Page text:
With the arrival of Black History Month, it’s perhaps an opportune time to reflect on occasionally little-known iniquitous happenings that have occurred to people of colour in our very own Montreal down through the years. One in particular comes to mind, and it’s a story in itself.
One hundred and twelve years ago, a black American stableman by the name of George Wellington Smith was shot and mortally wounded near this city’s Hotel Dieu Hospital. The shooting was racially motivated and dramatically showed Montreal to be hardly any better in its treatment of minorities than most of our urban counterparts south of the border.
The dreadful event began when Smith “sober and industrious of character” arrived in the city on August 20, 1901 with his wife and son, Arthur, aged seven. He was a well – known horse trainer and was engaged to come here from Willink, New York (today Aurora) by Mr. Cyrille Laurin, an equally celebrated horseman. The Smith family lived at 15 Arcade Street (today that section of Clark found between Pine and Cuthbert) while Cyrille Laurin resided on Jeanne Mance, near Pine Avenue.
On Sunday morning, January 26, 1902, Smith, 38, received instructions to get a horse prepared in order for Mr. Laurin to go to 9:00 A.M. Mass at the Gesù Church on Bleury Street.
With the horse harnessed, Laurin’s 21-year-old son, Eddie, entered the stable and proceeded to chasten Smith for not having had the animal readied sooner. It was for some time his habit to insult the hire hand from New York State. On this occasion, his belligerent behaviour culminated with the younger Laurin calling Smith “ill-bred”, and he subsequently ordered the American to ask his forgiveness on his knees “just as the n…..s in South Africa had to do to their masters”.
The young Laurin abruptly left the area, but returned a short time later with a revolver. He repeatedly threatened the startled horseman with the weapon, demanding an immediate apology with Smith on his knees. After calling the stableman some more “fearful names”, Smith’s aggressor threatened to strike him. A rather violent struggle ensued and the armed Laurin fired two shots, one of which struck the American in the left side.
Upon being quickly examined at the site by Dr. A. Brodeur, it was decided to take the wounded man to the nearby Hotel Dieu Hospital. It was there that Smith, in and out of consciousness, died the following morning.
Later the same day an inquest headed by Coroner Edmond McMahon, met at the morgue to study the case in the presence of the body. Cyrille Laurin stated that he was unaware of any quarrel between the two men and was at a loss to explain why his son was in the stable that particular morning. Nevertheless, the coroner’s jury decided, in all of five minutes of deliberation, that his troubled son was indeed criminally responsible for the unprovoked shooting death of George Wellington Smith. Accordingly, Edward Laurin, charged with murder, was taken in custody.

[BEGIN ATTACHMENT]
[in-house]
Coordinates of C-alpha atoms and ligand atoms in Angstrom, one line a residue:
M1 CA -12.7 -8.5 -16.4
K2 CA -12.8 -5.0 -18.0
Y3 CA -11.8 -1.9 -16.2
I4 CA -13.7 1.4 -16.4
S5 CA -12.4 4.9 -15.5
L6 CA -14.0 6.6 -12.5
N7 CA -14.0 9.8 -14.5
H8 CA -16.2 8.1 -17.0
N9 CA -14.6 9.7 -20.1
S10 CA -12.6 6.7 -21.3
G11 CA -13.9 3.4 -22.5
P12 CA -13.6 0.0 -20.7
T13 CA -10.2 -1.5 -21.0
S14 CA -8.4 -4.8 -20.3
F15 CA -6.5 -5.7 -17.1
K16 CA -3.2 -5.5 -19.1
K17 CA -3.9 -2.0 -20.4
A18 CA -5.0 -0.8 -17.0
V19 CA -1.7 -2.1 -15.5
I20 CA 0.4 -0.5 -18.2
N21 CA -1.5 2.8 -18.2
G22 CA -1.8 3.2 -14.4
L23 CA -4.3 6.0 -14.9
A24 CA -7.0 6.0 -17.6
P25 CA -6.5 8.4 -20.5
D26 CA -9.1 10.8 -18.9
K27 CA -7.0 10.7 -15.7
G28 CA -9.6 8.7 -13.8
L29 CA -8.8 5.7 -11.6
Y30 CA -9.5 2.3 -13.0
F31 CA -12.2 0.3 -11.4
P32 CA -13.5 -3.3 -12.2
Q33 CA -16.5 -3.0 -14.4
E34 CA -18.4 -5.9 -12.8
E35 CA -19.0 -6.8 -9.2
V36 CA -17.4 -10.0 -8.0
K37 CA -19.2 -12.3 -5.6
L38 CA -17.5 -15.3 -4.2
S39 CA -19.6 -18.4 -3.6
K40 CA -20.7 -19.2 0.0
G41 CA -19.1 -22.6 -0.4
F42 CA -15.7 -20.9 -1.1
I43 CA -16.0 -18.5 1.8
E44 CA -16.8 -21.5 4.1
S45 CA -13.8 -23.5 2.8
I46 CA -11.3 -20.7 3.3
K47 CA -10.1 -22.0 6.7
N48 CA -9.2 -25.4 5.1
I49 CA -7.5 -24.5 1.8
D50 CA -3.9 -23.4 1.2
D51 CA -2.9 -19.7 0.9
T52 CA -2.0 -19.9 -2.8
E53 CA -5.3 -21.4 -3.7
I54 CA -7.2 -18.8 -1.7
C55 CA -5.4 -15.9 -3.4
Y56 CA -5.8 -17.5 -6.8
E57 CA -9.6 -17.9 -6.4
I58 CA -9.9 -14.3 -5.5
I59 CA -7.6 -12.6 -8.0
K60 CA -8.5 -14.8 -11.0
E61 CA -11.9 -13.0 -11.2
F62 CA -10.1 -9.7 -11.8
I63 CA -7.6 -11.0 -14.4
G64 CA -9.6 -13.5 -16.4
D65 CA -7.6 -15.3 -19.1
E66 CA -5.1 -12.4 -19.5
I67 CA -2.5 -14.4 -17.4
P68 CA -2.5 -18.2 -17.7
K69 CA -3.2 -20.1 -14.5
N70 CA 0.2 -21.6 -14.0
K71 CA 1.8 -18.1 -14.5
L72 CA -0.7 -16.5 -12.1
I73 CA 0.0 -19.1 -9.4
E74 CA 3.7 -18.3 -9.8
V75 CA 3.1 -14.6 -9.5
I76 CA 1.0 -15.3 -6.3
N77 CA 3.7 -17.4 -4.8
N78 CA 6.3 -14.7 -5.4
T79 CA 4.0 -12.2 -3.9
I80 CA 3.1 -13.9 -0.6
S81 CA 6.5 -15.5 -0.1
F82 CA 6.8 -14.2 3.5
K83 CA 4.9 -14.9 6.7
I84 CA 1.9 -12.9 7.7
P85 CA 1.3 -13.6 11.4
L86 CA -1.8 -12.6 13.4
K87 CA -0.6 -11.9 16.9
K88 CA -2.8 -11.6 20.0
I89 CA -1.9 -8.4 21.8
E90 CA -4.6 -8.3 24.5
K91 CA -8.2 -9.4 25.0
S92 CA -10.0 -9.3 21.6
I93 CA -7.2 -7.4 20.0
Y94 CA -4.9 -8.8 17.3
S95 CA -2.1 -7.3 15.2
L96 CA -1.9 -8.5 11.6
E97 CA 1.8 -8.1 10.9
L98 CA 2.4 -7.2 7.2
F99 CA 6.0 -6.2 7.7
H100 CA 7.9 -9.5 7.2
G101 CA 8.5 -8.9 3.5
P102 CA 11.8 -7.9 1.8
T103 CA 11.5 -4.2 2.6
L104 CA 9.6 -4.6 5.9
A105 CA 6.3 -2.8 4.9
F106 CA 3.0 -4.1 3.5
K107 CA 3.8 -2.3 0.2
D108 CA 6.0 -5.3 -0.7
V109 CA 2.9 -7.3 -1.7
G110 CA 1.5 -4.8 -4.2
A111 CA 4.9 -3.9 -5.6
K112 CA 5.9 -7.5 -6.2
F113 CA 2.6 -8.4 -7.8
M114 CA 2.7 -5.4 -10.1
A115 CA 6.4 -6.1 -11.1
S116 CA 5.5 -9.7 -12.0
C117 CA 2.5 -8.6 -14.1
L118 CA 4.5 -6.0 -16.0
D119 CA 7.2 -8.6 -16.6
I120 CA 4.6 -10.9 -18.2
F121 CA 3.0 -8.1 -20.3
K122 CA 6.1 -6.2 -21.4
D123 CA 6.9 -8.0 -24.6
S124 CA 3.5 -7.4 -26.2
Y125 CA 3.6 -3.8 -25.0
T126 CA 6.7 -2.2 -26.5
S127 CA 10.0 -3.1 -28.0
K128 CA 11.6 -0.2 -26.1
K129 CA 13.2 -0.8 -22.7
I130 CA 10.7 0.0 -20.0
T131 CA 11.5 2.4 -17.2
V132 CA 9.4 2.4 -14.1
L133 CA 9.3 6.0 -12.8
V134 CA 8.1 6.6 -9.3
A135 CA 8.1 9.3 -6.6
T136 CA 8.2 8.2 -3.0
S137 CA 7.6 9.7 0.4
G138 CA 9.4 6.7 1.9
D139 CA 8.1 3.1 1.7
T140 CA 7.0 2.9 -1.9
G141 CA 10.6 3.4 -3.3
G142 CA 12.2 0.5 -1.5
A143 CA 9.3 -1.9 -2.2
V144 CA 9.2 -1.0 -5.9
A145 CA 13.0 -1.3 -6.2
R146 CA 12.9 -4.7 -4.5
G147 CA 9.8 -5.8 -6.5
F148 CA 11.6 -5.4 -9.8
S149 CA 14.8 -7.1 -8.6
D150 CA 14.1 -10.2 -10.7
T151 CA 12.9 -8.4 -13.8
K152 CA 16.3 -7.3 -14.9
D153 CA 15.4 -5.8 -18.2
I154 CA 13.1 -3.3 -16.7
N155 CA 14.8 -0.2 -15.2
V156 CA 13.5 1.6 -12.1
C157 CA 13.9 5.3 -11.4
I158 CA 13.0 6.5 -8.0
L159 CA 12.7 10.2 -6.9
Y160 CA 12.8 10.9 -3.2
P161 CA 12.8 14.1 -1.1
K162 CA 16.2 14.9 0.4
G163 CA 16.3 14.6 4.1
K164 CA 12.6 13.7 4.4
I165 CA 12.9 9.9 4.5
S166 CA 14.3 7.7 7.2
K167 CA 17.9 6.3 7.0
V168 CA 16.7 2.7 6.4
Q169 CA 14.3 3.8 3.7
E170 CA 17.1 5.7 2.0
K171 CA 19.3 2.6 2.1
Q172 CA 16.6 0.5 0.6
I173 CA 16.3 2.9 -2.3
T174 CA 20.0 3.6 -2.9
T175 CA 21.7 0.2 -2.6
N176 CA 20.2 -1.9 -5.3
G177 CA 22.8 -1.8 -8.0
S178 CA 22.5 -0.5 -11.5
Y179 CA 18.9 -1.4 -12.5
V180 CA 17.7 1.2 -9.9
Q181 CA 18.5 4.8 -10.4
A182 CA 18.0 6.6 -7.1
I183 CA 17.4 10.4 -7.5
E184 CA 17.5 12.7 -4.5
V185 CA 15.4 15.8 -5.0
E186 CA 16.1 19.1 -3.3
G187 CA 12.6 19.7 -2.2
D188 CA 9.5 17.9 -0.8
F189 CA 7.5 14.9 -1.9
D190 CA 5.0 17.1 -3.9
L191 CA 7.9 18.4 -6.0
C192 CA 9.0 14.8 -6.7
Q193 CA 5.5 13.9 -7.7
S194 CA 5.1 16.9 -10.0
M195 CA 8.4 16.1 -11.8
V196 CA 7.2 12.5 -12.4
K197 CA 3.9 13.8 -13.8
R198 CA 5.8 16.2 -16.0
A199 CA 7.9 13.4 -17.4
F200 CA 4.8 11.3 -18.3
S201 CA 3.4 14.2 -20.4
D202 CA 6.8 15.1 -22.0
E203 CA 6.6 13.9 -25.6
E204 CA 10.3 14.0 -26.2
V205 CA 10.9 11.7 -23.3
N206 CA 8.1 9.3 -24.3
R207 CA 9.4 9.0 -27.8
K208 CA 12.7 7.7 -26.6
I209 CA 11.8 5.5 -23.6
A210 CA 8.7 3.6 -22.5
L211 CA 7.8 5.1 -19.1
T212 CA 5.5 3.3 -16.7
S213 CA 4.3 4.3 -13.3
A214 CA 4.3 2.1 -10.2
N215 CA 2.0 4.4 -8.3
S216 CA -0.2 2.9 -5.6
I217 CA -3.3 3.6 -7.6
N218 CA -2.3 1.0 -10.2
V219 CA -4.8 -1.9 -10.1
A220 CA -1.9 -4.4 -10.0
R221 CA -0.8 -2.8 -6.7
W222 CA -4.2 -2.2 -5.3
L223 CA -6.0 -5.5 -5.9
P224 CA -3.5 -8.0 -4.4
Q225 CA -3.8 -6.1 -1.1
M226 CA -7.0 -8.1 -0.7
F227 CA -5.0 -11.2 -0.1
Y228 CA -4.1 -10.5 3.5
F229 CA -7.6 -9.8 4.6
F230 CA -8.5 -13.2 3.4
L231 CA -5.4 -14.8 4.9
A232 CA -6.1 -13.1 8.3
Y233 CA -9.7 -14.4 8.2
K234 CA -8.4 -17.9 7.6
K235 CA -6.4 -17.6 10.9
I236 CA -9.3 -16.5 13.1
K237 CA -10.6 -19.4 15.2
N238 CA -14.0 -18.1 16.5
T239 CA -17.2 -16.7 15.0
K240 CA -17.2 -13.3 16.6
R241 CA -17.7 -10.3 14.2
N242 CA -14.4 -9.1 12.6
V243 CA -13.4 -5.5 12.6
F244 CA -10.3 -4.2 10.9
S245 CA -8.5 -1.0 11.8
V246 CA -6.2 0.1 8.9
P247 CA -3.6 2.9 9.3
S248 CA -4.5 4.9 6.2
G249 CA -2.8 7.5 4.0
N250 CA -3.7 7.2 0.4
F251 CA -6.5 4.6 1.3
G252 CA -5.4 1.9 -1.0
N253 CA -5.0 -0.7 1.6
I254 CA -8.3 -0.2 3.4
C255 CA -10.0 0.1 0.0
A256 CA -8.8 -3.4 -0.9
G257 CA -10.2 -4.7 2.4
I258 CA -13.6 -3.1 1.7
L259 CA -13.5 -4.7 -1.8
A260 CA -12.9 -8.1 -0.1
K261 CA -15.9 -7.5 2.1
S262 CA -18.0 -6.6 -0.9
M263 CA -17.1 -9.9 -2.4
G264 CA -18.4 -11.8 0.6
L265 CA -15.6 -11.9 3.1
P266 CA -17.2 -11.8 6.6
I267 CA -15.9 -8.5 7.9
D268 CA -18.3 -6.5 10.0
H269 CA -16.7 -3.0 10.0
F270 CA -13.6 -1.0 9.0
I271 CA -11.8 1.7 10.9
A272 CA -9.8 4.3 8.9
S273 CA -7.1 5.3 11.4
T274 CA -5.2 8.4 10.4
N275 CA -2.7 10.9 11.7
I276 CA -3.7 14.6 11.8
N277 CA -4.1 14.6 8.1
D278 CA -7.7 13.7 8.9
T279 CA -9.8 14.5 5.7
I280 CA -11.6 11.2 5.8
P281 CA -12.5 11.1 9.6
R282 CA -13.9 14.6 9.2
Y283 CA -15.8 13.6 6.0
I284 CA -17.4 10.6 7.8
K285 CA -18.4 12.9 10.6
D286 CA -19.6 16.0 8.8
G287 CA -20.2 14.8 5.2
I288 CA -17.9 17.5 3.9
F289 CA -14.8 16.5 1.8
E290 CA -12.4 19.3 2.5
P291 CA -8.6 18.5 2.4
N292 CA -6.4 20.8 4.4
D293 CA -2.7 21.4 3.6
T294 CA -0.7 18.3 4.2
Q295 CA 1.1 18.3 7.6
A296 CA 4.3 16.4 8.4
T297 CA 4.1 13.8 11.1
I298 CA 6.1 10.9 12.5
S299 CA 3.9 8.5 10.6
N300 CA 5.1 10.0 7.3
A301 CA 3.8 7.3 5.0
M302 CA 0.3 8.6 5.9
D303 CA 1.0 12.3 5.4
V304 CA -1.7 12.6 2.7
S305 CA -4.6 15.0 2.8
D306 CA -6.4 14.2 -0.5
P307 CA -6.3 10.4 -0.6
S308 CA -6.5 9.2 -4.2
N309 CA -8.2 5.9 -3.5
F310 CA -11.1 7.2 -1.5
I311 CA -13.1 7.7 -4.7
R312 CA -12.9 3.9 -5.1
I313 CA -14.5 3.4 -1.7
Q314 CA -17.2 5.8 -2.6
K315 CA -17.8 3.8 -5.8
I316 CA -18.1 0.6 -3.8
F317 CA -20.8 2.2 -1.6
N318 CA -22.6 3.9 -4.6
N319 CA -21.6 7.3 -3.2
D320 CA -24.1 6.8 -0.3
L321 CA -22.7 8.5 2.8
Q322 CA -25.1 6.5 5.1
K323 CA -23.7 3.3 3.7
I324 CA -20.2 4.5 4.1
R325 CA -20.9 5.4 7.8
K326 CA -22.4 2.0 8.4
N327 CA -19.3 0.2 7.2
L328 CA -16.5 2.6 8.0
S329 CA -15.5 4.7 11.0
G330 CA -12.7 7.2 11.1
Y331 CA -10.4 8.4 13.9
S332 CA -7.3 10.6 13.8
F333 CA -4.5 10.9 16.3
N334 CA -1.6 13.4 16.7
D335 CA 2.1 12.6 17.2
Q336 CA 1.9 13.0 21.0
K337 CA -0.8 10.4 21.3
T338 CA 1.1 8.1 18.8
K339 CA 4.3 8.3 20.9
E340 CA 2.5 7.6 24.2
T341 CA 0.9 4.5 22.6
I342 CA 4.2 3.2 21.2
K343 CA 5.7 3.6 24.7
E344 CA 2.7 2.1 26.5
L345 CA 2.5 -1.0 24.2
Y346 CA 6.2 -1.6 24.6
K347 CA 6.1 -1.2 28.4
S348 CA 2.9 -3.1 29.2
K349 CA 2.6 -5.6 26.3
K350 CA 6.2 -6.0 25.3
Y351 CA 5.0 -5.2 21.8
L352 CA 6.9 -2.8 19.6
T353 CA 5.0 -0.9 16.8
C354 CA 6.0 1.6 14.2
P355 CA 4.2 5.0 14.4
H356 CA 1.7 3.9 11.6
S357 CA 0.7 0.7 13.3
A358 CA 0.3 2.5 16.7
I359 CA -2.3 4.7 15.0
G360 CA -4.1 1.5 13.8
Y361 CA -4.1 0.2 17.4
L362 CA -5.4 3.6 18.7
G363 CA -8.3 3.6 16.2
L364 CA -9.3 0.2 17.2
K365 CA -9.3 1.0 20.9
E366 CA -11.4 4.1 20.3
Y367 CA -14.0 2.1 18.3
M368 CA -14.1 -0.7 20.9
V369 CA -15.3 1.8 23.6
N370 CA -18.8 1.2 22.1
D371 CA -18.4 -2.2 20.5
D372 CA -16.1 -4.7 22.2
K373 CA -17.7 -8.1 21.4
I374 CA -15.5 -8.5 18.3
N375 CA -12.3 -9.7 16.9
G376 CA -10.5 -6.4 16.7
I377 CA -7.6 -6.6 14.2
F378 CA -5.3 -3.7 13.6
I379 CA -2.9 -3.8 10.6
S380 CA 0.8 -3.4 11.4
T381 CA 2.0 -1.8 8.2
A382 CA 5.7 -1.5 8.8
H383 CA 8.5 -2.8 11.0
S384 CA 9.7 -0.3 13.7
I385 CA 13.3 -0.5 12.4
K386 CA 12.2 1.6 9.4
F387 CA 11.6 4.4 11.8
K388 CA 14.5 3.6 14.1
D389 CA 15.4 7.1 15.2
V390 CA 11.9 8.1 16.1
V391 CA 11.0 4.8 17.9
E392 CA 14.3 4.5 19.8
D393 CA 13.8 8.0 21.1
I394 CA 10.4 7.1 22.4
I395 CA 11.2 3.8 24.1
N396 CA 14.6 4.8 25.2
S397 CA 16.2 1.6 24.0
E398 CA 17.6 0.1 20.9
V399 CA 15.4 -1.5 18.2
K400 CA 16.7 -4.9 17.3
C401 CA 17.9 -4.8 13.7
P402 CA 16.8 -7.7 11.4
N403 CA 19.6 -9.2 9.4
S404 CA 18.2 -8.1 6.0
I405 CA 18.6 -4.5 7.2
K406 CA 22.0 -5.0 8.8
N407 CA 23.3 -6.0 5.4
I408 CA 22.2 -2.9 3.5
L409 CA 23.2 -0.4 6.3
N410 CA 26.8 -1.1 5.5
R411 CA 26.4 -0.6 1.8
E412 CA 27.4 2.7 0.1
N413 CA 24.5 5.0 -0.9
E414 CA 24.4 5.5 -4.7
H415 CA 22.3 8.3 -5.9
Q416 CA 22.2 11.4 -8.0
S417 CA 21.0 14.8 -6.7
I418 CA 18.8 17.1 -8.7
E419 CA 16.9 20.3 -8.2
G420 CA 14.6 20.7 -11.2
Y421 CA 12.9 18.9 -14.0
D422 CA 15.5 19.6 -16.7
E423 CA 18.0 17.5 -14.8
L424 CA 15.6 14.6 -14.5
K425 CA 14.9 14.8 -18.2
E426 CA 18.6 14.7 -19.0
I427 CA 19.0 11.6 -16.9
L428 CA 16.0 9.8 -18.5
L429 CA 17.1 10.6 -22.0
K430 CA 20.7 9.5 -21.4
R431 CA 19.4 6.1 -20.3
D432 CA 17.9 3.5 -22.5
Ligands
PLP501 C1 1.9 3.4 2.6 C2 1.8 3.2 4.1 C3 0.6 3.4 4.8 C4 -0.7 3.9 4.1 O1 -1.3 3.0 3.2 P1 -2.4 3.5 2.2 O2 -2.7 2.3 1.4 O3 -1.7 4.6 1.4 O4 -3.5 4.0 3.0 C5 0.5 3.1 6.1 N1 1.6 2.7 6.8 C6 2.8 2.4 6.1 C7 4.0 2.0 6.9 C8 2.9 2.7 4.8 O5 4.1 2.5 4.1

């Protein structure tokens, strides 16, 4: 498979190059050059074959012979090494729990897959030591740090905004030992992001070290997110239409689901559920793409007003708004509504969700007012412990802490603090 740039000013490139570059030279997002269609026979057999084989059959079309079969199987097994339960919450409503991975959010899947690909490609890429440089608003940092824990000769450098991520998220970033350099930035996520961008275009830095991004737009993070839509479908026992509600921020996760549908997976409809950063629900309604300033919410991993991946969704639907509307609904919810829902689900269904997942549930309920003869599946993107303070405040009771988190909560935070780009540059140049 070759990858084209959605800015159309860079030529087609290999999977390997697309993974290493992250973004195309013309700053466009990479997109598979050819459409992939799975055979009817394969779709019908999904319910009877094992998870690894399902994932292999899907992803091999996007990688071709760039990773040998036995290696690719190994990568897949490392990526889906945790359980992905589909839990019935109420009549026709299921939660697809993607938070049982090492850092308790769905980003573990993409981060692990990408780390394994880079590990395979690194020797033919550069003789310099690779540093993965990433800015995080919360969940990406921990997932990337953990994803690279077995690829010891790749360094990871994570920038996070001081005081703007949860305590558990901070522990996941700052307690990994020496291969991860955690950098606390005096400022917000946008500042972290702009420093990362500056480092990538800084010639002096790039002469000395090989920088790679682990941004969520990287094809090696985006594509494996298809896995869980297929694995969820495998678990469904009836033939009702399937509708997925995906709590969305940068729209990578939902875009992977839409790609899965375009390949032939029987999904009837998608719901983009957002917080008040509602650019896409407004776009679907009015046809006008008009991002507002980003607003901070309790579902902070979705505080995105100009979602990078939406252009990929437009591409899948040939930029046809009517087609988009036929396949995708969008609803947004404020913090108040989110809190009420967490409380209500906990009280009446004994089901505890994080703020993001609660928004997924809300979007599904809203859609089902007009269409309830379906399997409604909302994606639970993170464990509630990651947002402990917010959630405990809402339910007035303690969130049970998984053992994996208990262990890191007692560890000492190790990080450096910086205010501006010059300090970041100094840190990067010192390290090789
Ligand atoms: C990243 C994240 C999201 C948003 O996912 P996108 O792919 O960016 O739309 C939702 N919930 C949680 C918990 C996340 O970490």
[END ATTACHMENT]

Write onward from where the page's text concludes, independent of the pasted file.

The criminal trial of Edward Laurin for murder (to which Smith’s widow was compelled to attend) took place in Montreal throughout much of March 1902 and created great interest amongst the population as a whole. Despite the fact that he acquitted himself reasonably well during the daily proceedings, Laurin was, due to the overwhelming evidence against him, found guilty on April 5 in the Court of King’s Bench of manslaughter in the death of the star-crossed American. After a stern lecture, Justice Jonathan Wurtele sentenced him to 14 years in the federal prison of St. Vincent-de-Paul.
In the melancholic presence of his widow and young son, the body of Smith was removed from the vaults of the Hotel Dieu Hospital that same spring. It was conveyed by railway to Buffalo, New York, and then transferred to East Aurora, Erie County, New York for interment in Oakwood Cemetery.
It is difficult to say from where the young Laurin acquired his racist attitudes. Perhaps his brief stint in South Africa during the Boer War did the trick. However, racism and intolerance against many different ethnic groups were ripe in most North American cities at the time.
So, during this Black History Month, those of us inclined to think that this type of conduct did not exist in our city should think again. During the Edwardian Period, and well into later decades, virtually all minorities, visible and non- visible alike, were victims of one form of discrimination or another.
Clearly, and unhappily, Montreal was not an exception.
Above, George Wellington Smith